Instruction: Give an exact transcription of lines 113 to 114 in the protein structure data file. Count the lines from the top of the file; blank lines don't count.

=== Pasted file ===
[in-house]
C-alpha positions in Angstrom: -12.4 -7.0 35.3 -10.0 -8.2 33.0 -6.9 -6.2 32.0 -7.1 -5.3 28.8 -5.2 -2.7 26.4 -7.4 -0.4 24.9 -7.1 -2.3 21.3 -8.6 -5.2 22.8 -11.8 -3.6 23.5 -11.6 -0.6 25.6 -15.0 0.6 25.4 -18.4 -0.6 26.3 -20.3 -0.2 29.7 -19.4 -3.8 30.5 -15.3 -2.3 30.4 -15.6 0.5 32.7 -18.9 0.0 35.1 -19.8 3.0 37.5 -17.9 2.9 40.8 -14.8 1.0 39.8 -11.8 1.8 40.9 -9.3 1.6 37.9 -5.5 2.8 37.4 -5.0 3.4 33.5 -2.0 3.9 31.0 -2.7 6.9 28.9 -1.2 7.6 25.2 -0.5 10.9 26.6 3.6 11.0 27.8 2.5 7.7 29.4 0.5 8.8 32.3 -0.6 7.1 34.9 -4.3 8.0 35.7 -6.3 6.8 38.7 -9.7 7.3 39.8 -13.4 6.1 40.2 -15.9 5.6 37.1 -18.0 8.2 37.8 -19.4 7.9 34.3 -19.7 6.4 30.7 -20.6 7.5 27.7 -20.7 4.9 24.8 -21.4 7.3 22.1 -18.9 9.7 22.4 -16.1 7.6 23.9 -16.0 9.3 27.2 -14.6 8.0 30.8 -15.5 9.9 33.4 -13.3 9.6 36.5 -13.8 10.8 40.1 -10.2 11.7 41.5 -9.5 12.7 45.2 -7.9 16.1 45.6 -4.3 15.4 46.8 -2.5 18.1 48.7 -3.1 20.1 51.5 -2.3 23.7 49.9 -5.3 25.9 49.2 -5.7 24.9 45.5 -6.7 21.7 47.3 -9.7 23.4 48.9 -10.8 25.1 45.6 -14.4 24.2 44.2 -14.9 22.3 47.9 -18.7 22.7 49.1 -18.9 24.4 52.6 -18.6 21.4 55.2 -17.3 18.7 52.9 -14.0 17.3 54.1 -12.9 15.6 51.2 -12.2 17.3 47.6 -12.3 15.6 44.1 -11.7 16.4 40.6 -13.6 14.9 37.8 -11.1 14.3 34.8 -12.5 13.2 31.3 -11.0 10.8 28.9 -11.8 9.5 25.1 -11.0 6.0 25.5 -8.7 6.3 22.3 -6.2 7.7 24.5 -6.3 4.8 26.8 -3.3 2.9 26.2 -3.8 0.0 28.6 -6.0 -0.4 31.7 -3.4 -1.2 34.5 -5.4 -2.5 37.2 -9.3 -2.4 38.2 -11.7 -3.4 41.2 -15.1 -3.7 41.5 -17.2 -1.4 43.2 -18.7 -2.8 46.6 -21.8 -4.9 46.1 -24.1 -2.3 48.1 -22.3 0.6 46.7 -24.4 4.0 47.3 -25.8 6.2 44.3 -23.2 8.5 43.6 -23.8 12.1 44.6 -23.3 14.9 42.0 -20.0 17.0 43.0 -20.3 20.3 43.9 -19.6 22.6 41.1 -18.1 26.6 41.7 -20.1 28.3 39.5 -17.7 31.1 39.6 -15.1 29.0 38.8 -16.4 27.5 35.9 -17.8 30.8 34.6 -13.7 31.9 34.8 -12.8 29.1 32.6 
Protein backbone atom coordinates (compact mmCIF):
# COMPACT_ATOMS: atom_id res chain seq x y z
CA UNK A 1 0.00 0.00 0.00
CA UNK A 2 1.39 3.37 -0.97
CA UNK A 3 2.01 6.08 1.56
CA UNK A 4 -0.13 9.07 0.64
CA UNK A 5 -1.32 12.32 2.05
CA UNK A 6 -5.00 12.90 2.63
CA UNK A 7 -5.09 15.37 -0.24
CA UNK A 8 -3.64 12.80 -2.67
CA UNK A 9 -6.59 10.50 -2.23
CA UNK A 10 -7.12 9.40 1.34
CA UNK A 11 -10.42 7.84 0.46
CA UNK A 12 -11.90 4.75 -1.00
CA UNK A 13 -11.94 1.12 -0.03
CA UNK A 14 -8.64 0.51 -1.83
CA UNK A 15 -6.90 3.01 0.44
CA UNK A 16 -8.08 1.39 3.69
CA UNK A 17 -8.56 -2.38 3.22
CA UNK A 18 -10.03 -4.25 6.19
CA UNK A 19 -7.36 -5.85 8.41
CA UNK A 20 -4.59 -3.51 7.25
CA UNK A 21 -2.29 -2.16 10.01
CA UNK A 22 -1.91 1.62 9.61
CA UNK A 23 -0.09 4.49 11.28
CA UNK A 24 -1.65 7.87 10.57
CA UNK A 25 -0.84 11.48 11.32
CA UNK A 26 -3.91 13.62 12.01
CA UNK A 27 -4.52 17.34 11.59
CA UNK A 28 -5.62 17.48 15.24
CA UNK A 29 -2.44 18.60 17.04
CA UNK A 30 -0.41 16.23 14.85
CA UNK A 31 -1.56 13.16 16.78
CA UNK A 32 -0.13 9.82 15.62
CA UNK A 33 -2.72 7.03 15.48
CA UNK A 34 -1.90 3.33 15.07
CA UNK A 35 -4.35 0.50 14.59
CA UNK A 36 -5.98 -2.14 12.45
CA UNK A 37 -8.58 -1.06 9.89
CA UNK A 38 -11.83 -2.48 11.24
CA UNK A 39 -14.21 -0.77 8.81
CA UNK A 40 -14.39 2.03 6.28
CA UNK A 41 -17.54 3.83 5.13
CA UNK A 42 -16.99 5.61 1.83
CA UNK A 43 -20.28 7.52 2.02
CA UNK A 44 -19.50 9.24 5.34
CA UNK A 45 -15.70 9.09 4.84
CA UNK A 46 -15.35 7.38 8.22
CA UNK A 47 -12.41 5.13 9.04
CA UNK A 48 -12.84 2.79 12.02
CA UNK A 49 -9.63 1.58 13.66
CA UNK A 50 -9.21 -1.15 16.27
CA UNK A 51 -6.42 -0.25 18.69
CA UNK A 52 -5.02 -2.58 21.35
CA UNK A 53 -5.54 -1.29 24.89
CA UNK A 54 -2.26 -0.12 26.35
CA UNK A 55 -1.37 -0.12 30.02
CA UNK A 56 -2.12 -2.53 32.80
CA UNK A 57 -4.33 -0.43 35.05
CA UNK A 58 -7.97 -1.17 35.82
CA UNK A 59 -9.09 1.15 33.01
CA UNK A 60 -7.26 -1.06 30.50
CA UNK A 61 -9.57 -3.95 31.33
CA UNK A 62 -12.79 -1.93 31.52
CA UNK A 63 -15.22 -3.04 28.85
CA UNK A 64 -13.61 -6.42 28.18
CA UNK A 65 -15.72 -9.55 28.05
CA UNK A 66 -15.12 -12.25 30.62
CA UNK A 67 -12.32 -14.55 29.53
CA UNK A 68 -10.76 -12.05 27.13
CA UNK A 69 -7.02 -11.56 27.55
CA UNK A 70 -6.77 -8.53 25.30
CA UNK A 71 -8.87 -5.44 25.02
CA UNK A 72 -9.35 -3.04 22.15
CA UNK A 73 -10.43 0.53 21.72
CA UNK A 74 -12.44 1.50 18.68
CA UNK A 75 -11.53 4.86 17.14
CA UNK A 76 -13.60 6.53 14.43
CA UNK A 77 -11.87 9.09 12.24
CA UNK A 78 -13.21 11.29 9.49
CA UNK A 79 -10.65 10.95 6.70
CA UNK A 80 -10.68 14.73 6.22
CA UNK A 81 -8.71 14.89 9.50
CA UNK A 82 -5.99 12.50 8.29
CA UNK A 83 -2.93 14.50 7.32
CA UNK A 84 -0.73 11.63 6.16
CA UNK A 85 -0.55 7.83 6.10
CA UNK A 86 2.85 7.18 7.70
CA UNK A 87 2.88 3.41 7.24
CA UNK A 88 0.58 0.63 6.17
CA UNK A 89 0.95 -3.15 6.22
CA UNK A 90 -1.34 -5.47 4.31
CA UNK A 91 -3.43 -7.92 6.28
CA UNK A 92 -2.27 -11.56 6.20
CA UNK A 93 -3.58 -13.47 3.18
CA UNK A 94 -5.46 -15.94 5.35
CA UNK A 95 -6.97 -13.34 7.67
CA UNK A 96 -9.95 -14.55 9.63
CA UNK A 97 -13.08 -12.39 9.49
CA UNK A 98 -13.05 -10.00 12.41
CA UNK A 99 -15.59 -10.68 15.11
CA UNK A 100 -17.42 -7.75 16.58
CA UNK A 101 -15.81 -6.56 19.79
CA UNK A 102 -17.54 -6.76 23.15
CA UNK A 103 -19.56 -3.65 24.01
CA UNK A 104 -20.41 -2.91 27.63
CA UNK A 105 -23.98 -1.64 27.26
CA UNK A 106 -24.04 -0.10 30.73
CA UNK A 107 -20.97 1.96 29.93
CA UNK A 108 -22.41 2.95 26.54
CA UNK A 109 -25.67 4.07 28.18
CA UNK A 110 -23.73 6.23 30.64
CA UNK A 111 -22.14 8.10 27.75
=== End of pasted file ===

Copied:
CA UNK A 109 -25.67 4.07 28.18
CA UNK A 110 -23.73 6.23 30.64